Reason must abide by its limited capabilities as well. If reason assumes that it is conceiving something which is beyond reason, reason is really just conceiving of an illusion. Space is one thing that reason has a hard time getting away from, Gregory says. The mind tries very hard to get away from its reliance on the concept of space. Space is created. The Good, which is uncreated, is not contained by space. It is no-where. How can we then rationally speak and think about this Good? We must acknowledge that the nature of the Good is non-dimensional, uncontainable, in no-place. This is only one argument for the incomprehensibility of God. It is a terrifying and frustrating experience. Frustrating because we strive to push our reason to the limits until it can go no further. Terrifying because we realize that we are on the precipice of the mysterium tremendum; a reality so vastly different and unknown that we cannot help but remove our sandals, like Moses at the burning bush, in reverence.
And though the mind in its restlessness rangers through all that is knowable, it has never yet discovered a way of comprehending eternity in such wise that it might place itself outside of it, and god beyond the idea eternity itself and that Being which is above all being. It is like someone who finds himself on a mountain ridge. Imagine a sheer, steep crag, of reddish appearance below, extending into eternity; on top there is this ridge which looks down over a projecting rim into a bottomless chasm. Now imagine what a person would probably experience if he put his foot on the edge of this ridge which overlooks the chasm and found no solid footing nor anything to hold on to. This is what I think the soul experiences when it goes beyond its footing in material things, in its quest for that which has no dimension and which exists from all eternity. From here there is nothing it can take hold of, neither place nor time, neither measure nor anything else; it does not allow our minds to approach. And thus the soul, slipping at every point from what cannot be grasped, becomes dizzy and perplexed and returns once again to what is connatural to it, content now to know merely this about the Transcendent, that it is completely different from the nature of the things that the soul knows. (127-128)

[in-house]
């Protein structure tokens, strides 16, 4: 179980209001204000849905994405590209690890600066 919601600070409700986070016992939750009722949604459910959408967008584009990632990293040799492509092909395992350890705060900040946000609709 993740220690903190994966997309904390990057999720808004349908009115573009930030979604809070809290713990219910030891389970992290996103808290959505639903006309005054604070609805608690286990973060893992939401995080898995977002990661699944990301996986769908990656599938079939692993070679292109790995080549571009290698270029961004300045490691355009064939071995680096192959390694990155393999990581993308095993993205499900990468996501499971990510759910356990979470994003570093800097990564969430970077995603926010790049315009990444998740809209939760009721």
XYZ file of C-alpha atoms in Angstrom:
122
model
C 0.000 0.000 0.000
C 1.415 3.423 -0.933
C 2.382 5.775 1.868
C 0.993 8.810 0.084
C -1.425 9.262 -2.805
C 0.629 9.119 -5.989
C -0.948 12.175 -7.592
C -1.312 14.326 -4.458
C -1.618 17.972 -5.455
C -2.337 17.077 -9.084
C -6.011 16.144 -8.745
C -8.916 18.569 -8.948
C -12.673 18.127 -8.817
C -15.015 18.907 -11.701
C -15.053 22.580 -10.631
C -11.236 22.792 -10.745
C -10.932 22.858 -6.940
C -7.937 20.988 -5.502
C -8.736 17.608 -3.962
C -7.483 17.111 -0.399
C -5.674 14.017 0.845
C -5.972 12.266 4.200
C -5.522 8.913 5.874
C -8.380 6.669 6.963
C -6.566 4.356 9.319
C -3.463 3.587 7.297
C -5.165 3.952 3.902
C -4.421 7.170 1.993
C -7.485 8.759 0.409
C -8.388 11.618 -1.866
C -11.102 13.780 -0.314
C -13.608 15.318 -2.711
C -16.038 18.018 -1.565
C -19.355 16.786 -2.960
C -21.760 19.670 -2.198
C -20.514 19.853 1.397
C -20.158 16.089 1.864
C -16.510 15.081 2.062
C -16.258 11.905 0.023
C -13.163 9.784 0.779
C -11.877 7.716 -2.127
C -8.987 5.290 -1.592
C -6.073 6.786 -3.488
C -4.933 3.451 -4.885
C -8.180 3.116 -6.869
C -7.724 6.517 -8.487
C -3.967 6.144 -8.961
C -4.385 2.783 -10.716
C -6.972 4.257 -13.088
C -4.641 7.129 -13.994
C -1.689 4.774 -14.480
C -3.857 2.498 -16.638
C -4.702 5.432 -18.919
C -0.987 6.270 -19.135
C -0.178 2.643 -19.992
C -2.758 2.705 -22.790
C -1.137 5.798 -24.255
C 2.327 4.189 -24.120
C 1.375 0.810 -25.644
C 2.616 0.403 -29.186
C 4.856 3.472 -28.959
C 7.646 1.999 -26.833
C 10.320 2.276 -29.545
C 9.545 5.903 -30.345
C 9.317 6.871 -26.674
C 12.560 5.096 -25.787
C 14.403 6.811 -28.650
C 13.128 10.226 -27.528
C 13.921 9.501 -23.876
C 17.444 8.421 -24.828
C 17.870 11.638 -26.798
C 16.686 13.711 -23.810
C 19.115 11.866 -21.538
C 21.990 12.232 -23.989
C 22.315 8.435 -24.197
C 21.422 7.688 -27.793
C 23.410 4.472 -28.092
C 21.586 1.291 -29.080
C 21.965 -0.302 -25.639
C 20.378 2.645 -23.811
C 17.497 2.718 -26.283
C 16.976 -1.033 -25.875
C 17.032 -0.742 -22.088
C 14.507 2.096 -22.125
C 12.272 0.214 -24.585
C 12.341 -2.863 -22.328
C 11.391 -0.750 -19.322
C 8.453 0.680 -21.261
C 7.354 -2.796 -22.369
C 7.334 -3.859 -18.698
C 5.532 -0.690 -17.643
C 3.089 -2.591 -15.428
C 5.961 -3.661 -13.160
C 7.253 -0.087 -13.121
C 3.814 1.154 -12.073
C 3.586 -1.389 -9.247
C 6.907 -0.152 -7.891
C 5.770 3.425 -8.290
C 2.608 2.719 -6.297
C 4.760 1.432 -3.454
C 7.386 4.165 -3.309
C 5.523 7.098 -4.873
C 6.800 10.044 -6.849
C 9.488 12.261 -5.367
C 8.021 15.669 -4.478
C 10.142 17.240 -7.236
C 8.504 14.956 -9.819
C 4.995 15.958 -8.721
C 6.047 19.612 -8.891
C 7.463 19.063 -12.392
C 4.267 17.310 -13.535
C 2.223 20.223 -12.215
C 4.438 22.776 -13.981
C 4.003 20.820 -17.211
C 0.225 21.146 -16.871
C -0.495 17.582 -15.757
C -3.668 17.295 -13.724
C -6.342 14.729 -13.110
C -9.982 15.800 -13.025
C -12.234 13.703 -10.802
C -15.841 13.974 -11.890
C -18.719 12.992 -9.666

It is on this ridge, when one is feeling the dizziness of looking into the abyss “that [it] it is the time to keep silence.” (128) Silence on the edge.
But silence, according to Gregory, is only necessary when speaking of God’s nature. Here Gregory makes the distinction between God’s essence and energies. We must be “fully aware that great men have spoken not of God but rather of his works, saying: Who shall declare the powers of the Lord (Ps 105.2) and I will relate all the wonders (Ps 9.2), and Generation and generation shall praise they works (Ps 144.4)” (128) Here, and elsewhere, it appears to Gregory that the authors of these statements were less concerned about what God is, but rather that God is active in the world.
In conclusion, Gregory sates “Thus, in speaking of God, when there is question of His essence, then is the time to keep silence. When however, it is a question of His operation, a knowledge of which can come down even to us, that is the time to speak of.” (129)